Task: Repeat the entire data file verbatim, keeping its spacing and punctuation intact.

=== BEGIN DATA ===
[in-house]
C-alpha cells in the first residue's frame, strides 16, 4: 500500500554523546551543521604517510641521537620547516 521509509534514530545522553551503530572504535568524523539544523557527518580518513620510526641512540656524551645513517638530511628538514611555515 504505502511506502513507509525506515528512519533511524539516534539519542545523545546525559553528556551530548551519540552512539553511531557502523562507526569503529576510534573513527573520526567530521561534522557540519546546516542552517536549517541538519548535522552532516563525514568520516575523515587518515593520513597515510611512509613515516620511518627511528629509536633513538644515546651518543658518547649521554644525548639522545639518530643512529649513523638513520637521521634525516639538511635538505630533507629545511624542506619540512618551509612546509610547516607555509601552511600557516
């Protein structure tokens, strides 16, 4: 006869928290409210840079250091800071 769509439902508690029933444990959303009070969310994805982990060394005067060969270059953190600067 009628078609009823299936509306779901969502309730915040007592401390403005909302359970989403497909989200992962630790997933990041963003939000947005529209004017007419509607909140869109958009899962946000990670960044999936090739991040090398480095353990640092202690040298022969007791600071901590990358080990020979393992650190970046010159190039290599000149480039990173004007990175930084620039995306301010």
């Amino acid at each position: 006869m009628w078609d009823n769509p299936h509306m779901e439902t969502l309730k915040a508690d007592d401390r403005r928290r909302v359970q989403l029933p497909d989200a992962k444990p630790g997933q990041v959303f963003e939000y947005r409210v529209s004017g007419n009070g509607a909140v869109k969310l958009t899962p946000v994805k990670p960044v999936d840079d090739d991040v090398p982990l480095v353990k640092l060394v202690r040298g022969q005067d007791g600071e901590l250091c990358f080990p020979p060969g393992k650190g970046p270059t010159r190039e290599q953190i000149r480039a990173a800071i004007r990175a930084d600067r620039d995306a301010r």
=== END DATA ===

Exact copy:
[in-house]
C-alpha cells in the first residue's frame, strides 16, 4: 500500500554523546551543521604517510641521537620547516 521509509534514530545522553551503530572504535568524523539544523557527518580518513620510526641512540656524551645513517638530511628538514611555515 504505502511506502513507509525506515528512519533511524539516534539519542545523545546525559553528556551530548551519540552512539553511531557502523562507526569503529576510534573513527573520526567530521561534522557540519546546516542552517536549517541538519548535522552532516563525514568520516575523515587518515593520513597515510611512509613515516620511518627511528629509536633513538644515546651518543658518547649521554644525548639522545639518530643512529649513523638513520637521521634525516639538511635538505630533507629545511624542506619540512618551509612546509610547516607555509601552511600557516
């Protein structure tokens, strides 16, 4: 006869928290409210840079250091800071 769509439902508690029933444990959303009070969310994805982990060394005067060969270059953190600067 009628078609009823299936509306779901969502309730915040007592401390403005909302359970989403497909989200992962630790997933990041963003939000947005529209004017007419509607909140869109958009899962946000990670960044999936090739991040090398480095353990640092202690040298022969007791600071901590990358080990020979393992650190970046010159190039290599000149480039990173004007990175930084620039995306301010």
């Amino acid at each position: 006869m009628w078609d009823n769509p299936h509306m779901e439902t969502l309730k915040a508690d007592d401390r403005r928290r909302v359970q989403l029933p497909d989200a992962k444990p630790g997933q990041v959303f963003e939000y947005r409210v529209s004017g007419n009070g509607a909140v869109k969310l958009t899962p946000v994805k990670p960044v999936d840079d090739d991040v090398p982990l480095v353990k640092l060394v202690r040298g022969q005067d007791g600071e901590l250091c990358f080990p020979p060969g393992k650190g970046p270059t010159r190039e290599q953190i000149r480039a990173a800071i004007r990175a930084d600067r620039d995306a301010r």